Rick did the footwork. Neither of us was sure we should go ahead with this but we couldn’t continue without any insurance for Emmy. I was convinced we wouldn’t qualify but apparently we did. In Wisconsin, insurance and food assistance come as a package deal. The food plan is called Quest. I’m not sure what it means but it feels so much better than poverty assistance or community bloodsucking. The enrollment process was totally painless, a series of forms mailed in and a follow-up phone call with a case worker ending in “you’re approved”. The case worker even issued an emergency card so we could use our stipend immediately. The best part is the vehicle for making transactions is a pseudo credit card that is refilled electronically every month. No more embarrassing moments of having to count out food vouchers that look like monopoly money, the kind of incidents that made those using them feel like irresponsible children feeding off the rest of society. All I have to do is swipe a card and I can do this at an automated checkout counter so I don’t even have to endure the glare of a superior minded gum smacking cashier. The situation of being reduced to public assistance is humiliation enough.
The only person-to-person interaction I had happened when I picked up the emergency card. On another snowy Wisconsin morning I weaved my way through the slick white streets of northeastern Madison to the Dane County Job Center, across the railroad tracks from the Oscar Mayer plant. I have no idea if there was intended irony in this or not. I had been here earlier to drop off my original application on a sunnier day. Then the place was packed with screaming kids and people named Tanisha and Jermichael. I shoved my application in the drop box and exited as fast as I had entered. On this trip the scene was very different. Snowy streets have a way of affecting us poor more than those with better financial standing. In my impoverished state I’m required to load the back of the Ford Escort with boxes of books for traction in the hopes of keeping the “Sorency” mobile on the road and out of the ditch. Hummers, four wheel drive or even tires with treads are still dreams from a former life. I pulled into the parking lot as a pick-up truck with an attached plow started carving out paths in the etch-a-sketch canvas of the center’s parking lot. Once in the center my competition for a prominent place in line had dwindled to a handful of hopefuls. I walked up to the counter and asked the attendant for the special form my case worker said she would leave for me. She had specifically asked that I come in early since she was giving me an extra day to get it to her. I had in typical "Lee" fashion missed the original deadline.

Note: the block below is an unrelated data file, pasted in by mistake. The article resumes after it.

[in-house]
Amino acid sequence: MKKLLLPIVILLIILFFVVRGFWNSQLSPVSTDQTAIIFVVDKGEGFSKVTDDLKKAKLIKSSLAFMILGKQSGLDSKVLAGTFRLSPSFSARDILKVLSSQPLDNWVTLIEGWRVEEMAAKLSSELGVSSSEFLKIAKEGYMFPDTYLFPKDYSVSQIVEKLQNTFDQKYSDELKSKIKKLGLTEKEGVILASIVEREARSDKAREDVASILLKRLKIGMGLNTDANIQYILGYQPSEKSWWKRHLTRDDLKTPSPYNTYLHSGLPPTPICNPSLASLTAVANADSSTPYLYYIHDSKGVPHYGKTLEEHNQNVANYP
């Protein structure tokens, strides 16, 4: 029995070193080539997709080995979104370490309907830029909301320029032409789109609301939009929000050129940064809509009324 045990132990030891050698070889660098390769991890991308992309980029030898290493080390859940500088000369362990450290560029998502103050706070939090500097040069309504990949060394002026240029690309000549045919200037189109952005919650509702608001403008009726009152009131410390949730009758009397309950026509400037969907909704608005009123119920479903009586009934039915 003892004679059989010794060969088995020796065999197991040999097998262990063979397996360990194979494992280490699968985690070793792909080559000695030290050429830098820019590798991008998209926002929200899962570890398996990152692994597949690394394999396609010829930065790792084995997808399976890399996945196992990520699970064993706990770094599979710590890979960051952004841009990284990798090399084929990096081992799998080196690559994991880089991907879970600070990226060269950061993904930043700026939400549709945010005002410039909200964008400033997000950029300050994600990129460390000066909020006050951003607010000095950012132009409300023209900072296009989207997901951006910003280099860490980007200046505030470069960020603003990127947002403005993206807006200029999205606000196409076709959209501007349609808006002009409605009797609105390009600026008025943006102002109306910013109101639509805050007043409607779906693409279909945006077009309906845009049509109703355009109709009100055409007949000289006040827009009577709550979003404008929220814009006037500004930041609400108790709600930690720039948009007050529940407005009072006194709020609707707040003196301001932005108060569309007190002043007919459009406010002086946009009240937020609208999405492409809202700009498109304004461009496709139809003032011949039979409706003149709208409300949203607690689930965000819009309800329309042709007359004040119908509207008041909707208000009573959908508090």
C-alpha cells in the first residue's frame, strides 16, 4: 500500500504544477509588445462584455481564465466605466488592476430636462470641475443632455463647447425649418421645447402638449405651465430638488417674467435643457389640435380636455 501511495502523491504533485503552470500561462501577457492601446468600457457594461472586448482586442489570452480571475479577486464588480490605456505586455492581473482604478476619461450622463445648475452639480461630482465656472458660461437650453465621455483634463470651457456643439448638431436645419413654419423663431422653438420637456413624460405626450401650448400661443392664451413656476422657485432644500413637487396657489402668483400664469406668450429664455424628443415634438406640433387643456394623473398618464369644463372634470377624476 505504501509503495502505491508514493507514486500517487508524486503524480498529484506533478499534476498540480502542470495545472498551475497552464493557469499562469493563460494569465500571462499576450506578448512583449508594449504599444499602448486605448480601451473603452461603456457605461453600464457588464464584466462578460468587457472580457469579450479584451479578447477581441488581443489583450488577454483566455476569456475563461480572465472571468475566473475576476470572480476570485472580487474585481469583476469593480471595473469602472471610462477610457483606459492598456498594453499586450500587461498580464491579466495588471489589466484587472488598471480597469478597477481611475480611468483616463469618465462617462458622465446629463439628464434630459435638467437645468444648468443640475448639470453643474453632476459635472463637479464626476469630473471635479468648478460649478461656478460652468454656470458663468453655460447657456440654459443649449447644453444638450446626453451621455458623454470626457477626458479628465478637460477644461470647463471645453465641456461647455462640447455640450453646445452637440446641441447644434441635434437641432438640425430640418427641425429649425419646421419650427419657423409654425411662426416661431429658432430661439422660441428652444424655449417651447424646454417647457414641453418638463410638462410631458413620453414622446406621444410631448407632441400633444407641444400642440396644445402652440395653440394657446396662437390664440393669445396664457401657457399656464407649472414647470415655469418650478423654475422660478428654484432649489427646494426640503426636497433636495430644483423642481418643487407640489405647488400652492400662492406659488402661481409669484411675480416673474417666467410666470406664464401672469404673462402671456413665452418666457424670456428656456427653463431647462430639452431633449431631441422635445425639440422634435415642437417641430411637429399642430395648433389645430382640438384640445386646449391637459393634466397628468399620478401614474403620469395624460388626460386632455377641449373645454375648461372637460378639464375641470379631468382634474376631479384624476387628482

“Hi, Ms. Swanson told me she would leave a form at the front desk for me to fill out so I can get an emergency Quest card.”
The attendant's eyes did a quick dart to a shelf outside my field of vision and then zipped back to stare at me. “I’m sorry but there isn’t anything here for you. We don’t get deliveries at the desk until 12:30.” As much as this had looked like a slam dunk I was now worrying I might not get out in time to pick-up Emmy once school let out in the late afternoon.
“Can I get a message to Ms. Swanson to see if we can get the form a little sooner?”
“I can email her and you can wait over there to see if she responds” If she was booked for the entire day I didn’t hold out a lot of hope I’d be walking out of here with a card in my hand. I shuffled off to the waiting area and took a seat across from the security guard‘s cubicle. I hadn’t brought a newspaper or a crossword puzzle with me. I looked around for anything to sooth my anxiety, the only things I could find were the posters plastered on the walls of the security guard’s cubicle.
“No children allowed in the Security Guard’s area”
“Children left unattended will be tied an eaten”
“Don’t ask me, I only work here”
“If you don’t see a clock, don’t ask for the time”
“Lee” I was jolted back to my purpose in being here. I walked back to the front desk where the form had been found. I only had to sign the form and then they would print out a card while I waited. Back to the waiting area and the written wisdom of the security guard’s walls.
“Mr. Mel-uh-han” A large black woman with a gap-toothed smile beckoned me to her glass partitioned desk where she held my card in her hands. First she handed back my signed form. I had just enough time to notice the back had a list of acceptable food groups you could purchase. The restrictions were printed in broad strokes. You could use if for breads and cereals, meat, poultry and fish, dairy products, the basics. The list was specific enough to make me question what I could do yet general enough to make me unsure what might be included.
“Any questions hon?”
“I’m not sure what all I can get with this. Is peanut butter okay?”
“Oh ya, you can get just about anything you can eat. You can even get yourself some steak, or shrimp or chips. You just can’t get yourself any toilet paper or plastic utensils. They don’t check on what you buy honey. Go out and get yourself a big box of chocolate chip cookies” She handed over the card with a sweetness that said it’s okay, you don’t need to be ashamed, you needed help and that’s all that this is.
Check out all available services in the area. Don’t be afraid to ask for assistance from any group or agency willing to give it. You can find insurance, medical assistance, even food . Then remember to give back. So many organizations need volunteers. (This part of the story to be continued later.)